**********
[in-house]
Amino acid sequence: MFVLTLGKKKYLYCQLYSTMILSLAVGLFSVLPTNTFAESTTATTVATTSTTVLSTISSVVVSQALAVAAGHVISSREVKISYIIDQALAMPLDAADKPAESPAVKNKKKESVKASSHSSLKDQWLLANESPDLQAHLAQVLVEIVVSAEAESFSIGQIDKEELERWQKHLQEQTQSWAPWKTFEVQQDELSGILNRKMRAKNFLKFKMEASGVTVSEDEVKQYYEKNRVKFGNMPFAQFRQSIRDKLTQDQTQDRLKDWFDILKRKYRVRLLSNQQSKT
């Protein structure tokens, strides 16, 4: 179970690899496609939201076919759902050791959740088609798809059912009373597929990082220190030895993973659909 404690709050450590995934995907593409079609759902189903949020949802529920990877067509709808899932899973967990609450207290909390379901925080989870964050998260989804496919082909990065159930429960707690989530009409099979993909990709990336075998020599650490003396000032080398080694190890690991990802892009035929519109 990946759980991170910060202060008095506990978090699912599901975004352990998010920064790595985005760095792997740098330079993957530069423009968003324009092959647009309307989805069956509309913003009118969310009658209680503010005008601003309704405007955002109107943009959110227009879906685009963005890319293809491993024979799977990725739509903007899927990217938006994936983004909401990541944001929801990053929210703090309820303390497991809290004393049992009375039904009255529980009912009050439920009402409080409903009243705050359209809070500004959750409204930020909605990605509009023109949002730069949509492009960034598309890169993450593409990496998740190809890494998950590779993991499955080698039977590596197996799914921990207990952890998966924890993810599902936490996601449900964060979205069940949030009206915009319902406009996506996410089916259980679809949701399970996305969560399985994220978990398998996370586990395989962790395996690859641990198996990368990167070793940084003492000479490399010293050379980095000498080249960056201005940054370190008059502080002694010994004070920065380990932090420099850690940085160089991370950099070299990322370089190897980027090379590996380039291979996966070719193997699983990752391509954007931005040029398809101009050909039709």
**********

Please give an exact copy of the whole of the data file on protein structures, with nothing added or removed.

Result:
[in-house]
Amino acid sequence: MFVLTLGKKKYLYCQLYSTMILSLAVGLFSVLPTNTFAESTTATTVATTSTTVLSTISSVVVSQALAVAAGHVISSREVKISYIIDQALAMPLDAADKPAESPAVKNKKKESVKASSHSSLKDQWLLANESPDLQAHLAQVLVEIVVSAEAESFSIGQIDKEELERWQKHLQEQTQSWAPWKTFEVQQDELSGILNRKMRAKNFLKFKMEASGVTVSEDEVKQYYEKNRVKFGNMPFAQFRQSIRDKLTQDQTQDRLKDWFDILKRKYRVRLLSNQQSKT
């Protein structure tokens, strides 16, 4: 179970690899496609939201076919759902050791959740088609798809059912009373597929990082220190030895993973659909 404690709050450590995934995907593409079609759902189903949020949802529920990877067509709808899932899973967990609450207290909390379901925080989870964050998260989804496919082909990065159930429960707690989530009409099979993909990709990336075998020599650490003396000032080398080694190890690991990802892009035929519109 990946759980991170910060202060008095506990978090699912599901975004352990998010920064790595985005760095792997740098330079993957530069423009968003324009092959647009309307989805069956509309913003009118969310009658209680503010005008601003309704405007955002109107943009959110227009879906685009963005890319293809491993024979799977990725739509903007899927990217938006994936983004909401990541944001929801990053929210703090309820303390497991809290004393049992009375039904009255529980009912009050439920009402409080409903009243705050359209809070500004959750409204930020909605990605509009023109949002730069949509492009960034598309890169993450593409990496998740190809890494998950590779993991499955080698039977590596197996799914921990207990952890998966924890993810599902936490996601449900964060979205069940949030009206915009319902406009996506996410089916259980679809949701399970996305969560399985994220978990398998996370586990395989962790395996690859641990198996990368990167070793940084003492000479490399010293050379980095000498080249960056201005940054370190008059502080002694010994004070920065380990932090420099850690940085160089991370950099070299990322370089190897980027090379590996380039291979996966070719193997699983990752391509954007931005040029398809101009050909039709």